Tracks - - Tracks - B Y H A R RY PA T C H E T T Nicaragua through the round win­dow.|| MACFAR­LAN

Paul and I had ex­pe­ri­enced having waves taken from us. Not by other surfers but by the busi­ness of holidays. As we trav­elled north from Panama through Cen­tral Amer­ica we scored swell al­most ev­ery­where but some­times beach re­sorts had made mon­e­tary claims over ar­eas where world-class waves broke. In Nicaragua, the gov­ern­ment has made all beach ac­cess and sand un-own-able. Some hol­i­day re­sorts have by­passed this by buy­ing up the sur­round­ing area of surf breaks. They own the land that backs onto the beach and try to shut down ac­cess so they can charge or even stop surfers from get­ting waves.

We'd been told about a wave just like this, guarded by a big metal fence, two large head­lands at ei­ther end of the beach and an hour and a half hike around head­lands and through bush that kept out the waxy riff-raff like us.

We made it to the neigh­bour­ing vil­lage two head­lands away from one of Nicaragua's best beach breaks. We searched for a way to get closer and found him. Dale Dag­ger is an older man who sailed this stretch of the Pacific Coast when he was young, when there were no other whites think­ing about ex­otic wave lo­ca­tions. He set up his base here in the jun­gle be­fore the re­sorts had any idea they were in a prime surf­ing lo­ca­tion.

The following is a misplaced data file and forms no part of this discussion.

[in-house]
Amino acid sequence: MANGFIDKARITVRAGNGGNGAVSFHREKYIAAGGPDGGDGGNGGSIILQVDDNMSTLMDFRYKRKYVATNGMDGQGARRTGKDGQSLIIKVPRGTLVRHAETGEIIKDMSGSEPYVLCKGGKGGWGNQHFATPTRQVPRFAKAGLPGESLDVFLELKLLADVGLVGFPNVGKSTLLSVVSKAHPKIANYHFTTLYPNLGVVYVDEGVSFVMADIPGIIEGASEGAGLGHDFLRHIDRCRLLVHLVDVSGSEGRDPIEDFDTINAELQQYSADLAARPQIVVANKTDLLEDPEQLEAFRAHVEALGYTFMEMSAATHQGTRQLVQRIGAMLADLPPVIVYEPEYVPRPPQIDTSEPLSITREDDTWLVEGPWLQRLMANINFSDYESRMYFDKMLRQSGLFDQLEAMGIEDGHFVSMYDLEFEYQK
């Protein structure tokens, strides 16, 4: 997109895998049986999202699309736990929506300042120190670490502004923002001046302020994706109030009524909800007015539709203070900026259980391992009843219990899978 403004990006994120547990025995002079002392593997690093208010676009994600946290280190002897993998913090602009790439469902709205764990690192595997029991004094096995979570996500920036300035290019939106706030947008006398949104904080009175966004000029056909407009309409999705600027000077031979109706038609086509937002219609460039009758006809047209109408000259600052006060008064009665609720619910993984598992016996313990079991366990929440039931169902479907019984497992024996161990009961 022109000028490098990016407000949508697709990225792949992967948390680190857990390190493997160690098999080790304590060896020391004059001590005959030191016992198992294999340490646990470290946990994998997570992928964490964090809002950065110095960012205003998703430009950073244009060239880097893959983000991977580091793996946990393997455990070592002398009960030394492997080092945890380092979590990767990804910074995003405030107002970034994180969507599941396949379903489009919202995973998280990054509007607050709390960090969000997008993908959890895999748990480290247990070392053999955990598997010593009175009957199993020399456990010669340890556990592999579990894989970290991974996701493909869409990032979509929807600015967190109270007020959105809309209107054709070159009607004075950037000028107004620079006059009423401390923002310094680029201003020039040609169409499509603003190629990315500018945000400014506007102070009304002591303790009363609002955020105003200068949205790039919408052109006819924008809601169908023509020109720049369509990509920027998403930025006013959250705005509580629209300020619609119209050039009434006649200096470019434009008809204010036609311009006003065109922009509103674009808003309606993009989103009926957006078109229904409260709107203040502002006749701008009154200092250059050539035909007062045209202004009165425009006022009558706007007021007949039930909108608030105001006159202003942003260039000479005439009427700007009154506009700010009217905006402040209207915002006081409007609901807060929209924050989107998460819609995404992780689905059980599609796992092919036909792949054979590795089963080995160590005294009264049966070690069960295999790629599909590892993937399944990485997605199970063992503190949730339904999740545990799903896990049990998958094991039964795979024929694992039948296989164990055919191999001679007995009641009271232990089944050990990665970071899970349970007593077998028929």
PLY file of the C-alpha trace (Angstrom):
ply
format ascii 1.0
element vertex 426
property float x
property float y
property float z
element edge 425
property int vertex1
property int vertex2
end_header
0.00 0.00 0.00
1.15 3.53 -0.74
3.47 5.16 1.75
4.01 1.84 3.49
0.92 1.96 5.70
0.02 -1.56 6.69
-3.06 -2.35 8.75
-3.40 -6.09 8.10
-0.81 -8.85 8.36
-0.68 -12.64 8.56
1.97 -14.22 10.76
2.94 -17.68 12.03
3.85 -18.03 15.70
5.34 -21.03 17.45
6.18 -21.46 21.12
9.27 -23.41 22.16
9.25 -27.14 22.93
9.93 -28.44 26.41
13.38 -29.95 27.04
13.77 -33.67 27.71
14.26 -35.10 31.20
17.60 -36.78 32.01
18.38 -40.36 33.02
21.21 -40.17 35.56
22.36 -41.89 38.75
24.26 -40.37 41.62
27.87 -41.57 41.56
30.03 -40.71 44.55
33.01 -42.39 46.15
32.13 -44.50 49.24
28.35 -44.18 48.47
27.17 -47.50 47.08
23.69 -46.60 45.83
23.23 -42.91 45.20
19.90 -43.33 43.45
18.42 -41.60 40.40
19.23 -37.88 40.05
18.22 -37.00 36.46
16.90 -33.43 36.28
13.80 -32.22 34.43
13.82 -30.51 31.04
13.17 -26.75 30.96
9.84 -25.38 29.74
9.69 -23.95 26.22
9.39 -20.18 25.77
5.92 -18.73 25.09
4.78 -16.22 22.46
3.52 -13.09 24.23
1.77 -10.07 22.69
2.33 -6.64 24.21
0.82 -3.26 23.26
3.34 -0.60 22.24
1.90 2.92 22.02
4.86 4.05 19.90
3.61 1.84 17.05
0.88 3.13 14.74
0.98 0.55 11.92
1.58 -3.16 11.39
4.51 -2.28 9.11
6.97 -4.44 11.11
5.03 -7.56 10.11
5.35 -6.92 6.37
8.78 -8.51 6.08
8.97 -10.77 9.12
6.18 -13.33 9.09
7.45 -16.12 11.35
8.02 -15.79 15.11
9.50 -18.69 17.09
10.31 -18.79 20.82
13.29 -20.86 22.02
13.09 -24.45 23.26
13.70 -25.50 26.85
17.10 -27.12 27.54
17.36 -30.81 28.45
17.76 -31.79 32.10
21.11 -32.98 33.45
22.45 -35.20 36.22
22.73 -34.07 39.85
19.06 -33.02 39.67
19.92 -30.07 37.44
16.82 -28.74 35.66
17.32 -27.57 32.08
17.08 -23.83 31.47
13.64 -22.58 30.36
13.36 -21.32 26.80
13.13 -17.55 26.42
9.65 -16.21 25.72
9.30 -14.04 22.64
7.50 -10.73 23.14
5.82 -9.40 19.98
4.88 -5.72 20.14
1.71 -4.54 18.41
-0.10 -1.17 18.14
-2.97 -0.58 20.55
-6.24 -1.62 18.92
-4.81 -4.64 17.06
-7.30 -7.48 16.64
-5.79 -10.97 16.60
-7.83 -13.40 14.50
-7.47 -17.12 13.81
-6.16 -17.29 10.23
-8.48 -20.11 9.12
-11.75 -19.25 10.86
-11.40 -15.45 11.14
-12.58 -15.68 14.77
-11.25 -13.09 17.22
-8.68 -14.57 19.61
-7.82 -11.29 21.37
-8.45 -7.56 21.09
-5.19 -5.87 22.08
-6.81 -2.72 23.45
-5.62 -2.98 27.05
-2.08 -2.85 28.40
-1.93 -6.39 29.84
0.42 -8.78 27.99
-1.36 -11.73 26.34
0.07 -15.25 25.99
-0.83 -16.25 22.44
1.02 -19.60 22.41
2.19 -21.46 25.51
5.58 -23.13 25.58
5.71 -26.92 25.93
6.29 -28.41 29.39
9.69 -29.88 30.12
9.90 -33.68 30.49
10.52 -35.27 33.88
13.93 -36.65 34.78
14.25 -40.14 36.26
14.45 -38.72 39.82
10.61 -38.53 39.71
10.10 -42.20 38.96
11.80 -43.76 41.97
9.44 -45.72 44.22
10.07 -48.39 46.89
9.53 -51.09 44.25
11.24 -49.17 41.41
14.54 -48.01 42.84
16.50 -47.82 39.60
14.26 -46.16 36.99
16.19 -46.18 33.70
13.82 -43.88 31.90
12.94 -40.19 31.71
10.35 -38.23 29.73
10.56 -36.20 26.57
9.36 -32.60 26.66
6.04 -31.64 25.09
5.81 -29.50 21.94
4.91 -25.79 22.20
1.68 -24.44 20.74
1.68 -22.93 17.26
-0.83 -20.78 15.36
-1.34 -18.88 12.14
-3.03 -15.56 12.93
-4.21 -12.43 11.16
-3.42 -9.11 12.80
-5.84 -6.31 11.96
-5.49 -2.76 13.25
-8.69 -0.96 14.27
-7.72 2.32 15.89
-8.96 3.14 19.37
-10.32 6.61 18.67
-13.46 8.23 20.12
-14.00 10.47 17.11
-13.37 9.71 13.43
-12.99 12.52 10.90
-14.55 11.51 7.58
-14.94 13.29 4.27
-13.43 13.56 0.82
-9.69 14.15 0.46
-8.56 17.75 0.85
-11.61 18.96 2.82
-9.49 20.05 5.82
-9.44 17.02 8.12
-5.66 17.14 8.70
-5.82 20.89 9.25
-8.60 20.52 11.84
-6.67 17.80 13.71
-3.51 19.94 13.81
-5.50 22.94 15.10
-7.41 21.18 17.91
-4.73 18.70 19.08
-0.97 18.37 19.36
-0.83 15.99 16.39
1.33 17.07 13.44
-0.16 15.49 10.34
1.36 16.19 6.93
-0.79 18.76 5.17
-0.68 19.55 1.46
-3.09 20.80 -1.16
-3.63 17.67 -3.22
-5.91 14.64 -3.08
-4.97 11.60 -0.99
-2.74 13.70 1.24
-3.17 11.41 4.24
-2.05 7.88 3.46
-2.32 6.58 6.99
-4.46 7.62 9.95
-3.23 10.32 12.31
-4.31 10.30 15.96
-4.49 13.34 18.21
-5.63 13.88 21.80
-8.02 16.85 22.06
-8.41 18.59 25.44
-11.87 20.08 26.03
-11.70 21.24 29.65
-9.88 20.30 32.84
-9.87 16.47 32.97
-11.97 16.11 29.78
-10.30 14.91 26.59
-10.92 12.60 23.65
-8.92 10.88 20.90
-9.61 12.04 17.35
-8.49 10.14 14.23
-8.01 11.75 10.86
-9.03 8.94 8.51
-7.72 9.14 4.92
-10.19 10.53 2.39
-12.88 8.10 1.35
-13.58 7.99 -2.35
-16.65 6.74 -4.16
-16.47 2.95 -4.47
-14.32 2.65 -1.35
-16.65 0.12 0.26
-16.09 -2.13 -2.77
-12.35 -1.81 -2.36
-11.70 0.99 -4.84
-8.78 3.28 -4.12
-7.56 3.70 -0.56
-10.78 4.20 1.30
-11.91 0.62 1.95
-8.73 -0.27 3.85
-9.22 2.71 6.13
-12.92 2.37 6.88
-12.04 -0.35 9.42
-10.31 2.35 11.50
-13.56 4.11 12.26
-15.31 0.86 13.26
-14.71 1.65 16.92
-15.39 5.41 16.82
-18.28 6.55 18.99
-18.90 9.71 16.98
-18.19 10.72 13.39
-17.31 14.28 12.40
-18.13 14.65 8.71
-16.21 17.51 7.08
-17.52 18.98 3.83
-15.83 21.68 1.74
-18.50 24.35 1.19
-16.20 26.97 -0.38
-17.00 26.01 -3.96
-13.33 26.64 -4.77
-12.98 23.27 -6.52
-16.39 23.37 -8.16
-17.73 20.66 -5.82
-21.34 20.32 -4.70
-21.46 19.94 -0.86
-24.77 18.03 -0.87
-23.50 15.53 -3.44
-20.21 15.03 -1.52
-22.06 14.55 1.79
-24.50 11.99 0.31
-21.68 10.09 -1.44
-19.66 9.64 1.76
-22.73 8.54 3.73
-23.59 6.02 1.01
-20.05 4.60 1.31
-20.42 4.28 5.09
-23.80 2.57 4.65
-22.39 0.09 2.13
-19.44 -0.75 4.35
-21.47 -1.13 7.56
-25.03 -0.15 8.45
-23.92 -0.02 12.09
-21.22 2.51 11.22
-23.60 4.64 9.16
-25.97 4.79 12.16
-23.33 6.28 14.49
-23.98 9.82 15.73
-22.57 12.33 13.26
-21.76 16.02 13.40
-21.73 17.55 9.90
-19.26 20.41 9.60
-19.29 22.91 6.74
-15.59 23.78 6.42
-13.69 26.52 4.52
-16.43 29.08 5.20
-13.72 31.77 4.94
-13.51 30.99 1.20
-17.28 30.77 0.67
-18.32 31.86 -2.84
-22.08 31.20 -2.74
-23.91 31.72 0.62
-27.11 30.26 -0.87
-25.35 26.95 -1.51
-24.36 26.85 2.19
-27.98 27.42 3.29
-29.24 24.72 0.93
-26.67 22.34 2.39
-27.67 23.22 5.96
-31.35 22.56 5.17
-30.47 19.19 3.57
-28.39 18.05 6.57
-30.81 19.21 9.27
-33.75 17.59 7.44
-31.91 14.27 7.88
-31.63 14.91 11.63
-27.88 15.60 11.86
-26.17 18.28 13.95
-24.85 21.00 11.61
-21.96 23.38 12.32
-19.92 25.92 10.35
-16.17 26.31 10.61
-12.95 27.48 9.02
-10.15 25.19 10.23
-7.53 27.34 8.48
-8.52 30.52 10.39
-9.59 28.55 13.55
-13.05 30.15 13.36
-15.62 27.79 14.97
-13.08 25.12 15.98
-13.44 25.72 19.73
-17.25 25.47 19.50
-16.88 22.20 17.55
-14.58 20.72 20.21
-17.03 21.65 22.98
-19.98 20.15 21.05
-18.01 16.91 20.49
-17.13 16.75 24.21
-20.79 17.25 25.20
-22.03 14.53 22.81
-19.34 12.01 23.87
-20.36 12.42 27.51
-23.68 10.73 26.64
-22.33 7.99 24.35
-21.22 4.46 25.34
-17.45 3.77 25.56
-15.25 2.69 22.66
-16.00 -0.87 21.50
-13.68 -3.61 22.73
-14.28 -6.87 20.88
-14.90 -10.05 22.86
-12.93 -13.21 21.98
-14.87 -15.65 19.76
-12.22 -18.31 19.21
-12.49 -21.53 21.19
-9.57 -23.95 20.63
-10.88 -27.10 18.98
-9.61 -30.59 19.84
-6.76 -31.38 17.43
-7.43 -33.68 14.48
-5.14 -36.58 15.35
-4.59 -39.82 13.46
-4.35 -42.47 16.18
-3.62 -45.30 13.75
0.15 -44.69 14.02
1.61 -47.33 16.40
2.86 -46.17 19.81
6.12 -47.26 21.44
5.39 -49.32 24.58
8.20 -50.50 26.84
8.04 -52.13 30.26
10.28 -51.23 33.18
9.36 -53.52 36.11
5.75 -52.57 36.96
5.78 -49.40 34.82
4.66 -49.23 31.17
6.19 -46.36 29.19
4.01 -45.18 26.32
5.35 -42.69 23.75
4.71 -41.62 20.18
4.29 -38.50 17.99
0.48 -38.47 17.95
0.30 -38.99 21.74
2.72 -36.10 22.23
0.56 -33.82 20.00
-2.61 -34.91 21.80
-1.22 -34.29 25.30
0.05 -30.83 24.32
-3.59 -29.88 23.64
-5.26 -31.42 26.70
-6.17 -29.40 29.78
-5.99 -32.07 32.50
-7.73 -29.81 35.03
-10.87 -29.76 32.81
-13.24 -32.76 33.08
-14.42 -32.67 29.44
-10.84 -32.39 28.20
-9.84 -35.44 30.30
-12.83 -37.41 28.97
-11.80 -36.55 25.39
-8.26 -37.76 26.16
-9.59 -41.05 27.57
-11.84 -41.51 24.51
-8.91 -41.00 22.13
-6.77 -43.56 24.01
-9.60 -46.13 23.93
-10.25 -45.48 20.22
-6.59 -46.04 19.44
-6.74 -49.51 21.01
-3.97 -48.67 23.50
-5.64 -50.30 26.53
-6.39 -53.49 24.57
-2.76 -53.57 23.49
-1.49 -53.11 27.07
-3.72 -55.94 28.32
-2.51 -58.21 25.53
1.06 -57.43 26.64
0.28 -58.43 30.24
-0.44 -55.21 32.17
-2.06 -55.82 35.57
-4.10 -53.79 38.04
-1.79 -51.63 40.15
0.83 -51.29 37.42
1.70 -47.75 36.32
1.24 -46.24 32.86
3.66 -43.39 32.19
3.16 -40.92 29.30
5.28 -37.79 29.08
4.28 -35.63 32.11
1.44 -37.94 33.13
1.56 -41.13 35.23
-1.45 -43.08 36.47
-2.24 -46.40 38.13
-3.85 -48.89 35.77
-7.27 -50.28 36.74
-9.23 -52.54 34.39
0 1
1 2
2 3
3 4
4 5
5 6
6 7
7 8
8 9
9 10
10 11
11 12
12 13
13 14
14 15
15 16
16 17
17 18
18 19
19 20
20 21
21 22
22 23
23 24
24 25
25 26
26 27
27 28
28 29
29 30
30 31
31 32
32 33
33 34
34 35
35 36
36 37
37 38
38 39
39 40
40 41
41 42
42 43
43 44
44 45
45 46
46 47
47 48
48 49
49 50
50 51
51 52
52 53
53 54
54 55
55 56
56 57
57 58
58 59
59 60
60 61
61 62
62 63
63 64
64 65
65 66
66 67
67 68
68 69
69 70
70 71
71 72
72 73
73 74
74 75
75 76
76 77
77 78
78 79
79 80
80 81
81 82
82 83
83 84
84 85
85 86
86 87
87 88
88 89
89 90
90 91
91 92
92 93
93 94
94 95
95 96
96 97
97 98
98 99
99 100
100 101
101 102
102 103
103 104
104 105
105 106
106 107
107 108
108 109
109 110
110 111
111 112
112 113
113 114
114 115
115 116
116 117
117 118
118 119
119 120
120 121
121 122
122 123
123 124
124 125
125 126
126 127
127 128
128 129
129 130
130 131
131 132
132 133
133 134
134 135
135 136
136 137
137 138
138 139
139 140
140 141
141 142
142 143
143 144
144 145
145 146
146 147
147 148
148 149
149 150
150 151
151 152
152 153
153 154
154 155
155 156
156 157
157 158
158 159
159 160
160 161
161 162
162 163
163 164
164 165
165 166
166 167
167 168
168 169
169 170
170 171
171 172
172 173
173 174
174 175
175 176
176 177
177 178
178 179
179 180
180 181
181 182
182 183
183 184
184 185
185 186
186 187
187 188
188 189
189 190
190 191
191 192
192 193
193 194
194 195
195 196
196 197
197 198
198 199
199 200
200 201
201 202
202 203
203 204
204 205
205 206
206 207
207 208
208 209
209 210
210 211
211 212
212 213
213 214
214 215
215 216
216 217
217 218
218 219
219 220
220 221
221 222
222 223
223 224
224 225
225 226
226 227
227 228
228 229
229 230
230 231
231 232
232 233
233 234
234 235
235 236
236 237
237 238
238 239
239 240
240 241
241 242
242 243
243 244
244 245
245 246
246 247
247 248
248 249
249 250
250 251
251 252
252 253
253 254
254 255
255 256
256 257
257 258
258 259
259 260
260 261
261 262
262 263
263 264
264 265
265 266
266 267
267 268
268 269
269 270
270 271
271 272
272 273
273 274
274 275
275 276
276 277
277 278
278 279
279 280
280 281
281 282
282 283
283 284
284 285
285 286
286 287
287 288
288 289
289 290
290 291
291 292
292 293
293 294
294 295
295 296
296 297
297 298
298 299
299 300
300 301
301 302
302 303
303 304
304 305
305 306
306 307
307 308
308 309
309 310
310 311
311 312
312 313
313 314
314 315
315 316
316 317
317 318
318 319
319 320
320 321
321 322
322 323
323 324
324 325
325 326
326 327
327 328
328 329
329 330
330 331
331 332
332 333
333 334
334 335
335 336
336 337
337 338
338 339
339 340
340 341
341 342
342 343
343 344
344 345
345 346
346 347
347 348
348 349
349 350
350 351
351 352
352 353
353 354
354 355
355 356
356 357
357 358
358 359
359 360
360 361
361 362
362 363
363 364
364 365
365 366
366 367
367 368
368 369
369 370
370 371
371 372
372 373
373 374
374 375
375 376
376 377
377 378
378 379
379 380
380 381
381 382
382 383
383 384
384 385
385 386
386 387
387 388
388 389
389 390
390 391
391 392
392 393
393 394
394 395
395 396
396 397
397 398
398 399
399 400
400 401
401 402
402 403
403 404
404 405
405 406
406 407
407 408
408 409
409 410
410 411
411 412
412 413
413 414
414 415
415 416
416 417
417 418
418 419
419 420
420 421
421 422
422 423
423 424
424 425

For a month we stayed in Dale Dag­ger's Jun­gle Shack un­der the nose of peo­ple pay­ing through the nose for beach­front ac­cess to a wave. We rented it for the month at $5 a night. There was a roof, out­house, no elec­tric­ity and only a limited amount of fresh wa­ter. We were the only white peo­ple not in­side the resort, which we di­rectly bor­dered onto.

The last steps of a five-minute walk from Jun­gle Shack to Nicaragua's best beach break re­vealed the ri­fling left bar­rels peak­ing at a small river mouth. And for reg­u­lar foot­ers, down the beach a lit­tle are peaks of­fer­ing the mir­ror im­age hol­low rights.